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The Human Genome Gets Fully Sequenced: A Simplistic Take on Century Long Effort

 

Curator: Stephen J. Williams, PhD

Ever since the hard work by Rosalind Franklin to deduce structures of DNA and the coincidental work by Francis Crick and James Watson who modeled the basic building blocks of DNA, DNA has been considered as the basic unit of heredity and life, with the “Central Dogma” (DNA to RNA to Protein) at its core.  These were the discoveries in the early twentieth century, and helped drive the transformational shift of biological experimentation, from protein isolation and characterization to cloning protein-encoding genes to characterizing how the genes are expressed temporally, spatially, and contextually.

Rosalind Franklin, who’s crystolagraphic data led to determination of DNA structure. Shown as 1953 Time cover as Time person of the Year

Dr Francis Crick and James Watson in front of their model structure of DNA

 

 

 

 

 

 

 

 

 

Up to this point (1970s-mid 80s) , it was felt that genetic information was rather static, and the goal was still to understand and characterize protein structure and function while an understanding of the underlying genetic information was more important for efforts like linkage analysis of genetic defects and tools for the rapidly developing field of molecular biology.  But the development of the aforementioned molecular biology tools including DNA cloning, sequencing and synthesis, gave scientists the idea that a whole recording of the human genome might be possible and worth the effort.

How the Human Genome Project  Expanded our View of Genes Genetic Material and Biological Processes

 

 

From the Human Genome Project Information Archive

Source:  https://web.ornl.gov/sci/techresources/Human_Genome/project/hgp.shtml

History of the Human Genome Project

The Human Genome Project (HGP) refers to the international 13-year effort, formally begun in October 1990 and completed in 2003, to discover all the estimated 20,000-25,000 human genes and make them accessible for further biological study. Another project goal was to determine the complete sequence of the 3 billion DNA subunits (bases in the human genome). As part of the HGP, parallel studies were carried out on selected model organisms such as the bacterium E. coli and the mouse to help develop the technology and interpret human gene function. The DOE Human Genome Program and the NIH National Human Genome Research Institute (NHGRI) together sponsored the U.S. Human Genome Project.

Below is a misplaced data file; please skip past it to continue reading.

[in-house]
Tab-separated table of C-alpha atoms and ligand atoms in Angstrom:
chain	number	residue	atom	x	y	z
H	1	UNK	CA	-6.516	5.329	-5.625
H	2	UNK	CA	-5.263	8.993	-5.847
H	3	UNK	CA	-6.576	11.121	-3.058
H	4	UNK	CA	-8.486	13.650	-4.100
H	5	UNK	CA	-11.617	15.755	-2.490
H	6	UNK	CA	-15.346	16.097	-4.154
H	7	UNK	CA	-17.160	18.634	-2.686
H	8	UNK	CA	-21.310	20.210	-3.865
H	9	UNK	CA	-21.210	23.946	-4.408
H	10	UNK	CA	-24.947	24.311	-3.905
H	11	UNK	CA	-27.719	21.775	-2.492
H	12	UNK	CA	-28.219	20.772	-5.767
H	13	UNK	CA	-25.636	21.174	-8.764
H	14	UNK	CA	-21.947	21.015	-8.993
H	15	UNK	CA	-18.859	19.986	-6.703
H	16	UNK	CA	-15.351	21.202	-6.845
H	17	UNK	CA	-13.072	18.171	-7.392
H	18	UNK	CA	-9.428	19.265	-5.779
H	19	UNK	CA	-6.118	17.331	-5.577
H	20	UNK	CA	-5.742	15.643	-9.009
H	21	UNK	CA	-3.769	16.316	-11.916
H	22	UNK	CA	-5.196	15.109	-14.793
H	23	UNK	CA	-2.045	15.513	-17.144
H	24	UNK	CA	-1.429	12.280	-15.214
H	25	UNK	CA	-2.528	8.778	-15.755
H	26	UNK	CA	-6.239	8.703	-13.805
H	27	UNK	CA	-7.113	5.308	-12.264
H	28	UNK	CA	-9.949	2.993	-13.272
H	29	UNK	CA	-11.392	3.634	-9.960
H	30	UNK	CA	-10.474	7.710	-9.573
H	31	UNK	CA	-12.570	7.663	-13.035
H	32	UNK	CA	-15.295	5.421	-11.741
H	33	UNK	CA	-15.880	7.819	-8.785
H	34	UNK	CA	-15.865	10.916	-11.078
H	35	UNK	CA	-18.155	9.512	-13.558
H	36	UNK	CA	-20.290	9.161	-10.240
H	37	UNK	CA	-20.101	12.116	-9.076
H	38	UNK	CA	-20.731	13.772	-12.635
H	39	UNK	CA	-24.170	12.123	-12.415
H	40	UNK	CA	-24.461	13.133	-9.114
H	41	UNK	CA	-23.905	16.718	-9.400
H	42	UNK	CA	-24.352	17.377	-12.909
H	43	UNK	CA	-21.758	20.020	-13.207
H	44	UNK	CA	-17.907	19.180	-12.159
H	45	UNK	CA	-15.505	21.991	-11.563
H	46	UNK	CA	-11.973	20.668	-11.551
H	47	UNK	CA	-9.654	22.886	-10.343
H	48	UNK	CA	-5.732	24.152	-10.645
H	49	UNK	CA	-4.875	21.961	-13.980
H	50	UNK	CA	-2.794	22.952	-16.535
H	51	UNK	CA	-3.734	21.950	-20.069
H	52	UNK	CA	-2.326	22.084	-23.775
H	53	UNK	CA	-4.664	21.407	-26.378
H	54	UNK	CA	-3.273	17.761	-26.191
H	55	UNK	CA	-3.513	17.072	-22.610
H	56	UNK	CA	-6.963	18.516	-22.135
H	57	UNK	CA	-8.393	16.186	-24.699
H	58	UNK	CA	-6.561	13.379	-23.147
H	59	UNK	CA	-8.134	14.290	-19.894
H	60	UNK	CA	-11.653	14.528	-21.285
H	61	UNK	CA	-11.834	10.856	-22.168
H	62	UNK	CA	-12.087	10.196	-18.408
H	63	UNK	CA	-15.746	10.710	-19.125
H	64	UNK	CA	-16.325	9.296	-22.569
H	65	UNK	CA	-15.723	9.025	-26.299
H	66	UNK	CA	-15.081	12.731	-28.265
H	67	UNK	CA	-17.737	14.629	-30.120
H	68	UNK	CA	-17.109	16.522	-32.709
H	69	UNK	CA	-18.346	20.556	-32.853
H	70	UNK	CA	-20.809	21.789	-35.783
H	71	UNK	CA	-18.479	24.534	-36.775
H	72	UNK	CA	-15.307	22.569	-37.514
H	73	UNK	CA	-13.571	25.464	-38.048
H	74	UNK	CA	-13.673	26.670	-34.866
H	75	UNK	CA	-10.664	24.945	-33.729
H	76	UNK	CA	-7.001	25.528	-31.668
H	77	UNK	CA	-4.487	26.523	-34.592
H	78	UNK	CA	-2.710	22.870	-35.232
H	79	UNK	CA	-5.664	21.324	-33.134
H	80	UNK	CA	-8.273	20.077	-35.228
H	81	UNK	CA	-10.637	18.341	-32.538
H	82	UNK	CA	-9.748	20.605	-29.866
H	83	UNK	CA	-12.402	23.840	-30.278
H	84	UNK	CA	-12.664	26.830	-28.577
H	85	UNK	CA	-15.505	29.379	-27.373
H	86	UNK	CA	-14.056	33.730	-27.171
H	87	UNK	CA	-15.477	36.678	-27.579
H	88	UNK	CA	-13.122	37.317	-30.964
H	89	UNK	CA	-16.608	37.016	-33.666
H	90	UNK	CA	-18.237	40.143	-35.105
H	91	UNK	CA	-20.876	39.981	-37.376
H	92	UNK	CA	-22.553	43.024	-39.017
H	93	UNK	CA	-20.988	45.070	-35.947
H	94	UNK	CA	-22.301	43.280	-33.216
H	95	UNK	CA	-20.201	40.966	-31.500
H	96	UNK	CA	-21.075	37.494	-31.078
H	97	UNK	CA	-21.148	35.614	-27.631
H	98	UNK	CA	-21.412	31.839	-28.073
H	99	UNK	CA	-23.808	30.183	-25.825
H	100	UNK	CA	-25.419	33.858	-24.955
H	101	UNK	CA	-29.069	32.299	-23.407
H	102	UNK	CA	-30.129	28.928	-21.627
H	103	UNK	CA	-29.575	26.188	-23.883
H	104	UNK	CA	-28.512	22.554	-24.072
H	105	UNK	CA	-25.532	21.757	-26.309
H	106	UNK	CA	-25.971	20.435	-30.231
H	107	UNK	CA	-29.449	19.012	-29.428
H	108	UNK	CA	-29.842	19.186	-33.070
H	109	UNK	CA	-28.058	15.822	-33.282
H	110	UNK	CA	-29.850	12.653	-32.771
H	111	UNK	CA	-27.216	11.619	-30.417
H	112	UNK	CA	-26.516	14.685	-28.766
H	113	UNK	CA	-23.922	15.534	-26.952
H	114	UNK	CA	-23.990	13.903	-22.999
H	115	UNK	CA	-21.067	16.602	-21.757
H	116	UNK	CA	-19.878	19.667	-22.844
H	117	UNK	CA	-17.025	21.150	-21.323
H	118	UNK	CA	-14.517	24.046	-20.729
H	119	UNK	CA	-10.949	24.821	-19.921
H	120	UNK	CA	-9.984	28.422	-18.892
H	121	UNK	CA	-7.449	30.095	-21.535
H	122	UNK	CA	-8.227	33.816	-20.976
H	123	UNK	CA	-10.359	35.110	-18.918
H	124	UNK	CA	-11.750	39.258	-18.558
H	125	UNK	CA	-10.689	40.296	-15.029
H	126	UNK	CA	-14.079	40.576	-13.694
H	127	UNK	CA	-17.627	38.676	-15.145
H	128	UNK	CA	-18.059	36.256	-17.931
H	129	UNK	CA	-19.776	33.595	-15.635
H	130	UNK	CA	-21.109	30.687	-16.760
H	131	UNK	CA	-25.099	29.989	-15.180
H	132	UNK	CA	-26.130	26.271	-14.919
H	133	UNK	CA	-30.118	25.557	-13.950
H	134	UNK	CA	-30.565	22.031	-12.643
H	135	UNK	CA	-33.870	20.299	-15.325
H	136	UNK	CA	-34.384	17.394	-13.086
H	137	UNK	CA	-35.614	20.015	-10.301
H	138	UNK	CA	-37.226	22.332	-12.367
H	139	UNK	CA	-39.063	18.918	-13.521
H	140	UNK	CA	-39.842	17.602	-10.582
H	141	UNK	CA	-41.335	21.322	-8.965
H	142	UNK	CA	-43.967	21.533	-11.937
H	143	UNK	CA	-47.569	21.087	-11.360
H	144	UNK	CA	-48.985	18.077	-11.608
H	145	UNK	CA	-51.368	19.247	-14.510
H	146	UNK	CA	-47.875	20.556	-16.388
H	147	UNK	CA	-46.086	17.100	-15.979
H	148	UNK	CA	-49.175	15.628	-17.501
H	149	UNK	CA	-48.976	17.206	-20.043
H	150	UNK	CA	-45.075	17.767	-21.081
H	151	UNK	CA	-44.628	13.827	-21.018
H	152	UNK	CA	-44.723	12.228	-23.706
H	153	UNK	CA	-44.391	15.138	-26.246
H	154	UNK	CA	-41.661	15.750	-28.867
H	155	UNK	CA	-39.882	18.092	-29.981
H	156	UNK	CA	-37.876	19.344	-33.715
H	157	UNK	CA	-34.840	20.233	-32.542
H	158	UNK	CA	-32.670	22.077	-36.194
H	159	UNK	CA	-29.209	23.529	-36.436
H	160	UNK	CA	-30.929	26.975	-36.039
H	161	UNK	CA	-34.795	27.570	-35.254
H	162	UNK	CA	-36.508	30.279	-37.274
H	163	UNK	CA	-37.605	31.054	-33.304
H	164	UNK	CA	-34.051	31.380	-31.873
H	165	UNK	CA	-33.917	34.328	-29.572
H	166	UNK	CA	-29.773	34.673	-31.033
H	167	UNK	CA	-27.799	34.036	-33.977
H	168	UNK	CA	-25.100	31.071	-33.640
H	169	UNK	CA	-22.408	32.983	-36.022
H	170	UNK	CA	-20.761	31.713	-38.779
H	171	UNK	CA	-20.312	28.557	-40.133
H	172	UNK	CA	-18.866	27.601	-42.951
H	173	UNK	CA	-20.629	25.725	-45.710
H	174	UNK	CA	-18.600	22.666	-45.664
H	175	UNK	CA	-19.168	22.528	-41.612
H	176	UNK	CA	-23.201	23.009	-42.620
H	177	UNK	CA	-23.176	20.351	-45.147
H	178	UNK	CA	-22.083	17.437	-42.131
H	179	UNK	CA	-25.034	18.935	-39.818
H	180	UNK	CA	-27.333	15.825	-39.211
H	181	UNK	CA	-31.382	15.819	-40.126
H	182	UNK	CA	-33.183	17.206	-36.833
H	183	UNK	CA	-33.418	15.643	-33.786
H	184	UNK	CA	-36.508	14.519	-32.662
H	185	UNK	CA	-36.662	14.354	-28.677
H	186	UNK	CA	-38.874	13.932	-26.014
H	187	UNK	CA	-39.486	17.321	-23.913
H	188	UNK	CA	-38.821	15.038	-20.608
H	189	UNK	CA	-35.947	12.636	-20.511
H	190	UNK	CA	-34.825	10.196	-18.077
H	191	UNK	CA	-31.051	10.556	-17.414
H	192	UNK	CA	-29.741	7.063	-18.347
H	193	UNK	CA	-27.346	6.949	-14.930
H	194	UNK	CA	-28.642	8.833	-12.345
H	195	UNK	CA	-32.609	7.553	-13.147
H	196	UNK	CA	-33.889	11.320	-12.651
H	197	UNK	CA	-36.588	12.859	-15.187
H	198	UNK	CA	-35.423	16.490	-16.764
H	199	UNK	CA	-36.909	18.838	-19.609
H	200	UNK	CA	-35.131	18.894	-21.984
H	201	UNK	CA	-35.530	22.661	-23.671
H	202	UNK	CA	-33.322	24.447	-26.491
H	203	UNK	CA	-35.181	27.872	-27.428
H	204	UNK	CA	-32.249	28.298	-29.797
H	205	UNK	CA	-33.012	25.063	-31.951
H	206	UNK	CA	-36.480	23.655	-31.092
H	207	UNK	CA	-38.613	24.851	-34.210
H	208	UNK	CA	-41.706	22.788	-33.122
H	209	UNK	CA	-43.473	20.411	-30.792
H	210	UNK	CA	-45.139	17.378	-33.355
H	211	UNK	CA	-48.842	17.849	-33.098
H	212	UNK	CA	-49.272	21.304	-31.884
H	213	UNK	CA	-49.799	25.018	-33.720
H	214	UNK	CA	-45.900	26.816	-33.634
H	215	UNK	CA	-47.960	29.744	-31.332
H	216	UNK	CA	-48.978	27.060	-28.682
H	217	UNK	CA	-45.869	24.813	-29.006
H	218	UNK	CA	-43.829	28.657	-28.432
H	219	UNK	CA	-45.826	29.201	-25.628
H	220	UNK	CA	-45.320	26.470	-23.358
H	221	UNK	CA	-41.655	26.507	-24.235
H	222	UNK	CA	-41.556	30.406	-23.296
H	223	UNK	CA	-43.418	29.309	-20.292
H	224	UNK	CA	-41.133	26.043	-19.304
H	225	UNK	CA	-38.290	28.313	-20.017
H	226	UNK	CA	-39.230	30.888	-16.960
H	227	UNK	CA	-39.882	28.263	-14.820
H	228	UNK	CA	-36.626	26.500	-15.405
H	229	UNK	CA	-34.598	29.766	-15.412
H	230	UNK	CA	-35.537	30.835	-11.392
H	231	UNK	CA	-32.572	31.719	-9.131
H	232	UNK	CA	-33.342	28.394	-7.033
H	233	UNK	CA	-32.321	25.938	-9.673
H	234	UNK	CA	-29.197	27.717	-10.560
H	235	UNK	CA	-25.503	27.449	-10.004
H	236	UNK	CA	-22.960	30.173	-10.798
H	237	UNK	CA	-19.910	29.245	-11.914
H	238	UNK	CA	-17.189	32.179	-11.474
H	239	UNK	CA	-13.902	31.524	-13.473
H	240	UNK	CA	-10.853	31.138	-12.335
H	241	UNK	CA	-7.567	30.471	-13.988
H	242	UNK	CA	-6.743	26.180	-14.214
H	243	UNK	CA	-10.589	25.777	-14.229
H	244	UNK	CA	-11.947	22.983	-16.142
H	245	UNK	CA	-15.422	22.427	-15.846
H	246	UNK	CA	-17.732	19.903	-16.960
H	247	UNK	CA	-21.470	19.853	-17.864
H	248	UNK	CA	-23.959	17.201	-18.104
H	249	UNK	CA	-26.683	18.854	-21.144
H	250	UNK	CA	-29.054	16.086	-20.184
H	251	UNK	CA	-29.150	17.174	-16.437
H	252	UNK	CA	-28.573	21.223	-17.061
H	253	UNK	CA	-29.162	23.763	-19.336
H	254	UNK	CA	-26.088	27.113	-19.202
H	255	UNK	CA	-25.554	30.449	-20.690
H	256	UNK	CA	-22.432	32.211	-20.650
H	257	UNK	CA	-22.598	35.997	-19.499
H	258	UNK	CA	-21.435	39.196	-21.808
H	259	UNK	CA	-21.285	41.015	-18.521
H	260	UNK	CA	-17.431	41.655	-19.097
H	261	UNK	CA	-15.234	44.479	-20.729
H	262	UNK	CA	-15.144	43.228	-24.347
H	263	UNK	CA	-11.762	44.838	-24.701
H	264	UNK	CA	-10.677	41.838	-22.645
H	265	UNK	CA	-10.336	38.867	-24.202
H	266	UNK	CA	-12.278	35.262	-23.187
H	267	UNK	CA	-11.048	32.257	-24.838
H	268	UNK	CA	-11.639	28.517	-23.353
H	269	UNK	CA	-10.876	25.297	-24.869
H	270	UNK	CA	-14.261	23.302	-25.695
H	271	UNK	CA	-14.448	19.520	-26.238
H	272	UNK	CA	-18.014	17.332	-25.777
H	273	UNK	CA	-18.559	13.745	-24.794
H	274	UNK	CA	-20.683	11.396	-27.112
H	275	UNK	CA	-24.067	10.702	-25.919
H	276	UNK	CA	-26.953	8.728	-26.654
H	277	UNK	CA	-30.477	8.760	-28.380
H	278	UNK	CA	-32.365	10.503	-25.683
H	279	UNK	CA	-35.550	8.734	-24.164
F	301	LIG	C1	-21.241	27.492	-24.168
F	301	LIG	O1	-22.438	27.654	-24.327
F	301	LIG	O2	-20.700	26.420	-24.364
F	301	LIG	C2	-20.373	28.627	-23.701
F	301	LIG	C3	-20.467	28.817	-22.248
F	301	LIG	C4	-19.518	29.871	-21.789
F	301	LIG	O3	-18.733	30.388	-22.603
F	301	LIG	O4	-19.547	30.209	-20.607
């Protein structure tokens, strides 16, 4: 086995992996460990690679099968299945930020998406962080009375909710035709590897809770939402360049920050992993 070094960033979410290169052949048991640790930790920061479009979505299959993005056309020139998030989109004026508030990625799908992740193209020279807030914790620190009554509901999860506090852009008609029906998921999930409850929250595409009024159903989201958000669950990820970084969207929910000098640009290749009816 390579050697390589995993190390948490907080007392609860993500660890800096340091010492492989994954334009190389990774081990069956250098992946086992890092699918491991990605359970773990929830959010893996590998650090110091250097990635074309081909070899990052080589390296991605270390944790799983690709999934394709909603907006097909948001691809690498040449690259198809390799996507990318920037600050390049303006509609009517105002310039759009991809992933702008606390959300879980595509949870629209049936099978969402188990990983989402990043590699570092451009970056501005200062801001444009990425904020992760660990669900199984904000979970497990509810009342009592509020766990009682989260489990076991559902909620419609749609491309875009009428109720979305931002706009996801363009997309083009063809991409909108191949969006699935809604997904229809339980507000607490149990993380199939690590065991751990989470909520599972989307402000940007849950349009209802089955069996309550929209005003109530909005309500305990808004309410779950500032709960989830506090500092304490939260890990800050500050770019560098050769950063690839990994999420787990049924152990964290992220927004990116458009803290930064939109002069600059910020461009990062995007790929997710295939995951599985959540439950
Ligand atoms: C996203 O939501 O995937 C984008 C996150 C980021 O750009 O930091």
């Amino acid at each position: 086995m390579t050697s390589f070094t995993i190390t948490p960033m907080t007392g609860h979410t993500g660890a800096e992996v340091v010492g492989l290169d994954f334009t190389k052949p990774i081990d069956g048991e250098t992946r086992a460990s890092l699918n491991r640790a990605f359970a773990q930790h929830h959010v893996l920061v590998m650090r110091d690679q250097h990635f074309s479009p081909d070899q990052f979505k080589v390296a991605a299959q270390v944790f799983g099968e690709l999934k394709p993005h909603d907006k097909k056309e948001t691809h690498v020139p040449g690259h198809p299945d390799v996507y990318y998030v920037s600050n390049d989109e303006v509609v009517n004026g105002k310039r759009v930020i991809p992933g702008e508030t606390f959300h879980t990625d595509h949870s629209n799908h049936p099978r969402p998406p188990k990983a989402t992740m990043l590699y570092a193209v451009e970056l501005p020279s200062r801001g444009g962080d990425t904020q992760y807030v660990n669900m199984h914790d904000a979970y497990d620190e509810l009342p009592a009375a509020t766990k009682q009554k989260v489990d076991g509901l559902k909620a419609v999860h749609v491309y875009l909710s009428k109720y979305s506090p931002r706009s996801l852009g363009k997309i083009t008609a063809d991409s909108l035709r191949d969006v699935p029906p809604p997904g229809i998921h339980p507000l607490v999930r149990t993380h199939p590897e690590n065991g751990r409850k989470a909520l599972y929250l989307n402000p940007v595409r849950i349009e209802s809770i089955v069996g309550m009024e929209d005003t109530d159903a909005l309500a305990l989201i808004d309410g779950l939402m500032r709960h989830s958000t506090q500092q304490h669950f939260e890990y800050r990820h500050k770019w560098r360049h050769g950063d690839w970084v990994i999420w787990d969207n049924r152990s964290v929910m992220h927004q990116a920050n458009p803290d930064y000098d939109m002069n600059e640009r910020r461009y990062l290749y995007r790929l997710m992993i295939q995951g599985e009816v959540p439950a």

Please see the following for goals, timelines, and funding for this project

 

History of the Project

It is interesting to note that multiple government legislation is credited for the funding of such a massive project including

Project Enabling Legislation

  • The Atomic Energy Act of 1946 (P.L. 79-585) provided the initial charter for a comprehensive program of research and development related to the utilization of fissionable and radioactive materials for medical, biological, and health purposes.
  • The Atomic Energy Act of 1954 (P.L. 83-706) further authorized the AEC “to conduct research on the biologic effects of ionizing radiation.”
  • The Energy Reorganization Act of 1974 (P.L. 93-438) provided that responsibilities of the Energy Research and Development Administration (ERDA) shall include “engaging in and supporting environmental, biomedical, physical, and safety research related to the development of energy resources and utilization technologies.”
  • The Federal Non-nuclear Energy Research and Development Act of 1974 (P.L. 93-577) authorized ERDA to conduct a comprehensive non-nuclear energy research, development, and demonstration program to include the environmental and social consequences of the various technologies.
  • The DOE Organization Act of 1977 (P.L. 95-91) mandated the Department “to assure incorporation of national environmental protection goals in the formulation and implementation of energy programs; and to advance the goal of restoring, protecting, and enhancing environmental quality, and assuring public health and safety,” and to conduct “a comprehensive program of research and development on the environmental effects of energy technology and program.”

It should also be emphasized that the project was not JUST funded through NIH but also Department of Energy

Project Sponsors

For a great read on Dr. Craig Ventnor with interviews with the scientist see Dr. Larry Bernstein’s excellent post The Human Genome Project

 

By 2003 we had gained much information about the structure of DNA, genes, exons, introns and allowed us to gain more insights into the diversity of genetic material and the underlying protein coding genes as well as many of the gene-expression regulatory elements.  However there was much uninvestigated material dispersed between genes, the then called “junk DNA” and, up to 2003 not much was known about the function of this ‘junk DNA’.  In addition there were two other problems: